Hot Air Ballooning at the Hudson Valley Hot-Air Balloon Festival in Union Valley, New York — MARIST CIRCLE

The sound of the rushing air disturbed the quiet dawn. The sun began to peek above the horizon to melt the dew covering the grassy hills. Groups of families wrapped in blankets and sipping hot chocolate watched in awe as the first hot air balloon began to lift off the ground.

For over thirty years, individuals have flocked to Tymor Park to experience the tranquility of the Hudson Valley Balloon Festival. This year, fifteen balloonists launched their hot air balloons at dawn over Union Vale, New York. Throughout Labor Day weekend, colorful balloons dotted the sky. The balloons had all the patterns, resembling a rainbow or having the shape of a tuxedo.

What began as a chosen day when balloonists simply launch their flights at a coordinated time has grown into a festival that welcomes 25,000 guests each year. Customers can purchase a full hot air balloon flight for approximately three hours in the air. However, due to the limited number of balloons capable of flight, tethered hot air balloon flights, rising in the air for about twenty minutes, are exceptionally popular.

Evelyn Milburn ’24 attended the hot air balloon festival for the first time this year. She had always dreamed of flying in a hot air balloon. After waking up at 4 a.m. to get to the festival before it started at 6 a.m., she was so glad she had sacrificed her sleep for the once-in-a-lifetime experience. She was able to experience ballooning with a tethered balloon ride, after queuing with hundreds of other guests.

“It was like… floating. That’s the only way I can describe it; we were just floating,” Milburn said. “And it was the best feeling in the world.”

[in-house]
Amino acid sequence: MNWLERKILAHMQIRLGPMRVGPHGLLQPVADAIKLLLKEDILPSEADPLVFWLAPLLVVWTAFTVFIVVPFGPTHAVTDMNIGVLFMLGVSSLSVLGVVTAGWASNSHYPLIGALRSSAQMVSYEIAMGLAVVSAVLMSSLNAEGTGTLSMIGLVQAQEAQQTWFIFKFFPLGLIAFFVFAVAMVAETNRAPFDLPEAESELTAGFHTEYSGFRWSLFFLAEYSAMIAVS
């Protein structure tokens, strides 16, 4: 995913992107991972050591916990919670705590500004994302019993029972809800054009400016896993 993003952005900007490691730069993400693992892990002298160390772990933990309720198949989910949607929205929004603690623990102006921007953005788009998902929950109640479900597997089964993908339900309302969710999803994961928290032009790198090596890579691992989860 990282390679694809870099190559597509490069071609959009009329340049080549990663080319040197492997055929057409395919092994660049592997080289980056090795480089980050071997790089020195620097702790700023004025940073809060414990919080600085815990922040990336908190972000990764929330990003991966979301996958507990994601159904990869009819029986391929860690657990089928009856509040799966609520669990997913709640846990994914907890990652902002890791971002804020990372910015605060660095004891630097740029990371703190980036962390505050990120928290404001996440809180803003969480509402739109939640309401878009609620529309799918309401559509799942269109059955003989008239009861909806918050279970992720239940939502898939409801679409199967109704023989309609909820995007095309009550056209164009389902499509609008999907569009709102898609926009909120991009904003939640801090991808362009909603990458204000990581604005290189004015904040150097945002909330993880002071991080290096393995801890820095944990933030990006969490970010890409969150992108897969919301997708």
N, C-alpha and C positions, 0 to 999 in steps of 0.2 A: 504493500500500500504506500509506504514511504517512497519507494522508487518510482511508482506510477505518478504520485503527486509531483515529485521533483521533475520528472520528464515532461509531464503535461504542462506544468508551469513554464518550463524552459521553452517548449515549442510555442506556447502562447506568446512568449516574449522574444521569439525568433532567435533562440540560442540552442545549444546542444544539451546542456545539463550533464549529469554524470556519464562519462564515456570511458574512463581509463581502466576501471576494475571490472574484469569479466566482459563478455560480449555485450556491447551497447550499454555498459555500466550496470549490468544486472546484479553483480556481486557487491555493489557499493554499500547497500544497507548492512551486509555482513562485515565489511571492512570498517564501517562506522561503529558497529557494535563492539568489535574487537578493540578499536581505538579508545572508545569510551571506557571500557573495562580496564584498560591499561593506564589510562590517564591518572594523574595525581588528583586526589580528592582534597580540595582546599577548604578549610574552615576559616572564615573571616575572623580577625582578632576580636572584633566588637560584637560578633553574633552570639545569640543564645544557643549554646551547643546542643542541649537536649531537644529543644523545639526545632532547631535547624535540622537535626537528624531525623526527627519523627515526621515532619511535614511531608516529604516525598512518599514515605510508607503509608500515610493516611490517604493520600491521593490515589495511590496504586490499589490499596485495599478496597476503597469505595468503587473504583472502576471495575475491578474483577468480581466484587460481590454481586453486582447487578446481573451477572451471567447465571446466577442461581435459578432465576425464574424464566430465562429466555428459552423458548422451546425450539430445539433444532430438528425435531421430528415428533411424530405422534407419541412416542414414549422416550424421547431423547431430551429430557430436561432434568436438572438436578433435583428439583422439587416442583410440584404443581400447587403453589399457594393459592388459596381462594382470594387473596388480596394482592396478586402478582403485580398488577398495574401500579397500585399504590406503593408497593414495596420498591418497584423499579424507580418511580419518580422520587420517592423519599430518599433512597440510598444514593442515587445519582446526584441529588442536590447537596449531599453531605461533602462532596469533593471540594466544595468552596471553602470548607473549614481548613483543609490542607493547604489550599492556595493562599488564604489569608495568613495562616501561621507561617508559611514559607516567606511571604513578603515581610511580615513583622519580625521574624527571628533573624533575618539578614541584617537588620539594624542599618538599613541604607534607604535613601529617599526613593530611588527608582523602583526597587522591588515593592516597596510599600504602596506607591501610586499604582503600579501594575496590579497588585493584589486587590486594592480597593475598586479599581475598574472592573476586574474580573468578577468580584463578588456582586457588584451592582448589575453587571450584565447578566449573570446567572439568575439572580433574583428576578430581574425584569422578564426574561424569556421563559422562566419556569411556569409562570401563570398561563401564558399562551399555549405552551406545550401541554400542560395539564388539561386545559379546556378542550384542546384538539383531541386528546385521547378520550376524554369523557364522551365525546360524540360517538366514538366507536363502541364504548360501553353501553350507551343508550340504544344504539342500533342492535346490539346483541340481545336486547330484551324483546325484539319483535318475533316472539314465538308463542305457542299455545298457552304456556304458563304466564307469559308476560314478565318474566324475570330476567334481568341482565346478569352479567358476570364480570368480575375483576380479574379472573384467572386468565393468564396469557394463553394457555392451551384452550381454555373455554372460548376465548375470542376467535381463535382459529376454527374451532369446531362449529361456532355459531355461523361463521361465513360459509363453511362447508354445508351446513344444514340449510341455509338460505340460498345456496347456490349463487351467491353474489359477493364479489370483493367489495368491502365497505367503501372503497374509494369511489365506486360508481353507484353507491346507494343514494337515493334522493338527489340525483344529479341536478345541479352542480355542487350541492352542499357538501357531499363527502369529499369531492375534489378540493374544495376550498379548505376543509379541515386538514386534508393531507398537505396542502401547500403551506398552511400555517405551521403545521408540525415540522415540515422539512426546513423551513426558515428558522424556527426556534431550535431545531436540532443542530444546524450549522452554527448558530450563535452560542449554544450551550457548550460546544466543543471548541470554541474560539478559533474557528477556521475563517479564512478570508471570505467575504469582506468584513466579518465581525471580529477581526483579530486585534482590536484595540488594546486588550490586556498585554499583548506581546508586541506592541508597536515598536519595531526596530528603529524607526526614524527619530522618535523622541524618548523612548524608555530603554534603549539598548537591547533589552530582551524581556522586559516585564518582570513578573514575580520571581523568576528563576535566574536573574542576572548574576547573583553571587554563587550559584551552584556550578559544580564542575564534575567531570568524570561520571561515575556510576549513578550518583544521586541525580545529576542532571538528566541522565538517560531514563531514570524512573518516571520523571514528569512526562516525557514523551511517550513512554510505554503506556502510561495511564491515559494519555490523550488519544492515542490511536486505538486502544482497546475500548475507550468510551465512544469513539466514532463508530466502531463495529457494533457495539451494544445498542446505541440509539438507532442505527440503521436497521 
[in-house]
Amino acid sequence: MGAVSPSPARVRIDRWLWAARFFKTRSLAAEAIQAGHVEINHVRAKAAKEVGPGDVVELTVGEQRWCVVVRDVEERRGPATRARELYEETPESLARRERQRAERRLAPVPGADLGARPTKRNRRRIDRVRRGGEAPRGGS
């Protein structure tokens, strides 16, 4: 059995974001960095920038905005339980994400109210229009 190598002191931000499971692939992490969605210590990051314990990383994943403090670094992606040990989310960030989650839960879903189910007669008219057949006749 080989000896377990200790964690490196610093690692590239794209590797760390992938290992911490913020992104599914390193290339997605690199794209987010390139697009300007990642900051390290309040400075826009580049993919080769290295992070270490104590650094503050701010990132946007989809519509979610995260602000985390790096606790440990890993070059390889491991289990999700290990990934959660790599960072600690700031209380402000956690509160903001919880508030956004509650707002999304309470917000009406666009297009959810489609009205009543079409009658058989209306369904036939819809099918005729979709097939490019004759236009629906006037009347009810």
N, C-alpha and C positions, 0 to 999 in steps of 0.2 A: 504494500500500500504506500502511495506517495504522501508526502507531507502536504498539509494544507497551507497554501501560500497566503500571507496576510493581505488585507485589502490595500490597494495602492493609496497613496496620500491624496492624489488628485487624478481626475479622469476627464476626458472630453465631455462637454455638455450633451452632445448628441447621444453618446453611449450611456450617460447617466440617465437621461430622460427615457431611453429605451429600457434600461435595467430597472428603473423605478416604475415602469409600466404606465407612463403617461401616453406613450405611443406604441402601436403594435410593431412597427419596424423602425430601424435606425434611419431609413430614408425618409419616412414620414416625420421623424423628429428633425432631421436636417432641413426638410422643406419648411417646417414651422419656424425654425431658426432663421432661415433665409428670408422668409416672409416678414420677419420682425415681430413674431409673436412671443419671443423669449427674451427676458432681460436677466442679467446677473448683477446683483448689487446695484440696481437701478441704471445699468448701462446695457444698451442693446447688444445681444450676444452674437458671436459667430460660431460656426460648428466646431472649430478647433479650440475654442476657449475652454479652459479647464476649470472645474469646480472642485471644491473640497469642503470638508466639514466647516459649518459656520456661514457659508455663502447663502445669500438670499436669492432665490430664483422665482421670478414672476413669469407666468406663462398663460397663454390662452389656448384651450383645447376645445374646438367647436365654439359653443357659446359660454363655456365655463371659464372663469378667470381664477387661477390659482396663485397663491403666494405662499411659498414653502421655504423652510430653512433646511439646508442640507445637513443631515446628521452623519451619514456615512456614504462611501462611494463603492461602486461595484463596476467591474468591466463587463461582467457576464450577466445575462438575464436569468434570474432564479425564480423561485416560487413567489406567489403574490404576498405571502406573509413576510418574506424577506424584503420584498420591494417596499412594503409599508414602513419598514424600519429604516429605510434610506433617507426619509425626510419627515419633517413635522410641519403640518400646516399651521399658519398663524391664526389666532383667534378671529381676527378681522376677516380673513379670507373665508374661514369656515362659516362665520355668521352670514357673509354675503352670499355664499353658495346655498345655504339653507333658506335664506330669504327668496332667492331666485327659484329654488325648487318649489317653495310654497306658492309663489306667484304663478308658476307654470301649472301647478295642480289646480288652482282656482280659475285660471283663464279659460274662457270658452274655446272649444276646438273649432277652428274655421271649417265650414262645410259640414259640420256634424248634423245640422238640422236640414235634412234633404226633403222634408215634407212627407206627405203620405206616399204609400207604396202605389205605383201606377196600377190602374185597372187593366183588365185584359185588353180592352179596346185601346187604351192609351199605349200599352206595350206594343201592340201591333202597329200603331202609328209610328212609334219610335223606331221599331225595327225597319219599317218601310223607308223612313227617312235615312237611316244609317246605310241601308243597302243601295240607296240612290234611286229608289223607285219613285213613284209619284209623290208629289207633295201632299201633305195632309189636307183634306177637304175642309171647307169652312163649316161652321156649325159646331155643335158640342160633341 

She loved talking with aeronaut Scott Griswold, who was piloting the hot air balloon captive. Griswold admitted he never got tired of hot air ballooning. His father owned hot air balloons while Griswold was growing up. When his father died, Griswold’s brother taught him how to fly a hot air balloon. The brothers eventually started their own company, Above All Balloon Rides.

Caitlin Whitting ’24 was also thrilled with her decision to attend the hot air balloon festival. His parents have participated in it in the past and have been delighted with it ever since.

“I never realized how huge hot air balloons were until I stood right next to one,” Whitting said. “Watching people fly around in a basket supported by a gigantic balloon was a sight straight out of a movie.”

Hot air balloons could only take off between 6:30 a.m. and 9 a.m. or between 5:30 p.m. and 8:30 p.m. Hot air balloons cannot be launched until early morning or later in the evening due to the strength of the sun. The Dutchess County Regional Chamber of Commerce, the organization in charge of the event each year, also warns that all balloon launches are dependent on calm weather.

For guests like Whitting who preferred to watch the balloons from the ground, the festival offered dozens of pop-up tents full of tapestries and homemade honey that guests could peruse while waiting for the balloons to launch. The cart with the longest queue was the Donuts for Days pop-up, as it was the perfect snack for early attendees. In the cool morning air, guests were able to purchase warm cinnamon donuts, hot chocolate and coffee.

There was never a dull moment. The festival even offered sunrise yoga for guests to relax while watching hot air balloons soar. Over the speakers, radio station WRWD Country 107.3 played music to energize the crowd. Host Chris Marino was at the festival all weekend, so he wasted no time in greeting the pilots and returning guests. Each evening, the festival also set off fireworks to highlight the night sky filled with hot air balloons and held lawn games like giant chess for families to play.

“It’s a community at the end of the day,” Milburn said. “A hot air balloon festival is a niche activity. I think people like to escape the monotony of their lives by exploring special or unique interests.